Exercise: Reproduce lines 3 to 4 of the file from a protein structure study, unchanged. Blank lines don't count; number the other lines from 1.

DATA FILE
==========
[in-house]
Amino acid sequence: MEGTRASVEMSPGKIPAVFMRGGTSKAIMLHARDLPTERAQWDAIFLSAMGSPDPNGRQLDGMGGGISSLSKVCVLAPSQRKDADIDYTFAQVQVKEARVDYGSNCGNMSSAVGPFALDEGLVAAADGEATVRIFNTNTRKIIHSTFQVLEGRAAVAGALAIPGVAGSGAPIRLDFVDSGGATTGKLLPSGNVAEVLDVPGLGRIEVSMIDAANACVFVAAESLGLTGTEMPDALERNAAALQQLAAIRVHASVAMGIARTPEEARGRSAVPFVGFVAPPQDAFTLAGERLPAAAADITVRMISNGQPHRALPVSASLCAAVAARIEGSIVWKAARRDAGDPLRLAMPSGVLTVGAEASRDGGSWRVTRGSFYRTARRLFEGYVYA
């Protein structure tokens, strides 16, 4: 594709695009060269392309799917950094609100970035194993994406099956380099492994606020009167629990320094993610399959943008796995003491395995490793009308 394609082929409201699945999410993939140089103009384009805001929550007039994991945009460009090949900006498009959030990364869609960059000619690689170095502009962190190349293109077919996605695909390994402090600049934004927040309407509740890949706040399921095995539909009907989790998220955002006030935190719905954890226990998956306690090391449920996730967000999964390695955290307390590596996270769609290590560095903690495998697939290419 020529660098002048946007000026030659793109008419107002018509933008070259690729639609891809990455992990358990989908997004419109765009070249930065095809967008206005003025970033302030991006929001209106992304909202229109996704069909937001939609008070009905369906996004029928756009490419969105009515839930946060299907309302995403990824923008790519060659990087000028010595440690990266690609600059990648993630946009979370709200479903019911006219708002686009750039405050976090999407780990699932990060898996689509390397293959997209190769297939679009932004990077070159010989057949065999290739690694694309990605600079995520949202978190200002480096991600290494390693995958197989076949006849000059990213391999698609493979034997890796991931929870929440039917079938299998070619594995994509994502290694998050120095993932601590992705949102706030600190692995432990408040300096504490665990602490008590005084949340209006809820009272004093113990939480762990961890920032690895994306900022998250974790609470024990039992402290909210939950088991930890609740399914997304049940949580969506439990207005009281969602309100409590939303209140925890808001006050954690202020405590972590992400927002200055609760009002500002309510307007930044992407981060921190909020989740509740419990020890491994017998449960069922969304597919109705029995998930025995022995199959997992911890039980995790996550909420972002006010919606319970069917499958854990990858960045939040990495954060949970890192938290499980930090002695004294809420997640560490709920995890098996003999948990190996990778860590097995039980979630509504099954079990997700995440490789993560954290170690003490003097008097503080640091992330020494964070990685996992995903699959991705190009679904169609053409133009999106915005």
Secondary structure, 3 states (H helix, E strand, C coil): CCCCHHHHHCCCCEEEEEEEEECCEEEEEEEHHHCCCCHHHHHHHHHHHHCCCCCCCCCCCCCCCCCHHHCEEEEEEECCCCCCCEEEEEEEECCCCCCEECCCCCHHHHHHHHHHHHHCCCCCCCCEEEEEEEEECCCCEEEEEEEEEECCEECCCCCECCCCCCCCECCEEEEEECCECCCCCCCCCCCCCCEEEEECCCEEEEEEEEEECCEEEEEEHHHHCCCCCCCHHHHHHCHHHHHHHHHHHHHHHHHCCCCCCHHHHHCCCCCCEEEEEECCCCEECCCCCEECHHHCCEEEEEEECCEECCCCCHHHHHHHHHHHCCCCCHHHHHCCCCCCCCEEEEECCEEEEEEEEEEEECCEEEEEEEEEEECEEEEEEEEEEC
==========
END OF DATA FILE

């Protein structure tokens, strides 16, 4: 594709695009060269392309799917950094609100970035194993994406099956380099492994606020009167629990320094993610399959943008796995003491395995490793009308 394609082929409201699945999410993939140089103009384009805001929550007039994991945009460009090949900006498009959030990364869609960059000619690689170095502009962190190349293109077919996605695909390994402090600049934004927040309407509740890949706040399921095995539909009907989790998220955002006030935190719905954890226990998956306690090391449920996730967000999964390695955290307390590596996270769609290590560095903690495998697939290419 020529660098002048946007000026030659793109008419107002018509933008070259690729639609891809990455992990358990989908997004419109765009070249930065095809967008206005003025970033302030991006929001209106992304909202229109996704069909937001939609008070009905369906996004029928756009490419969105009515839930946060299907309302995403990824923008790519060659990087000028010595440690990266690609600059990648993630946009979370709200479903019911006219708002686009750039405050976090999407780990699932990060898996689509390397293959997209190769297939679009932004990077070159010989057949065999290739690694694309990605600079995520949202978190200002480096991600290494390693995958197989076949006849000059990213391999698609493979034997890796991931929870929440039917079938299998070619594995994509994502290694998050120095993932601590992705949102706030600190692995432990408040300096504490665990602490008590005084949340209006809820009272004093113990939480762990961890920032690895994306900022998250974790609470024990039992402290909210939950088991930890609740399914997304049940949580969506439990207005009281969602309100409590939303209140925890808001006050954690202020405590972590992400927002200055609760009002500002309510307007930044992407981060921190909020989740509740419990020890491994017998449960069922969304597919109705029995998930025995022995199959997992911890039980995790996550909420972002006010919606319970069917499958854990990858960045939040990495954060949970890192938290499980930090002695004294809420997640560490709920995890098996003999948990190996990778860590097995039980979630509504099954079990997700995440490789993560954290170690003490003097008097503080640091992330020494964070990685996992995903699959991705190009679904169609053409133009999106915005």
Secondary structure, 3 states (H helix, E strand, C coil): CCCCHHHHHCCCCEEEEEEEEECCEEEEEEEHHHCCCCHHHHHHHHHHHHCCCCCCCCCCCCCCCCCHHHCEEEEEEECCCCCCCEEEEEEEECCCCCCEECCCCCHHHHHHHHHHHHHCCCCCCCCEEEEEEEEECCCCEEEEEEEEEECCEECCCCCECCCCCCCCECCEEEEEECCECCCCCCCCCCCCCCEEEEECCCEEEEEEEEEECCEEEEEEHHHHCCCCCCCHHHHHHCHHHHHHHHHHHHHHHHHCCCCCCHHHHHCCCCCCEEEEEECCCCEECCCCCEECHHHCCEEEEEEECCEECCCCCHHHHHHHHHHHCCCCCHHHHHCCCCCCCCEEEEECCEEEEEEEEEEEECCEEEEEEEEEEECEEEEEEEEEEC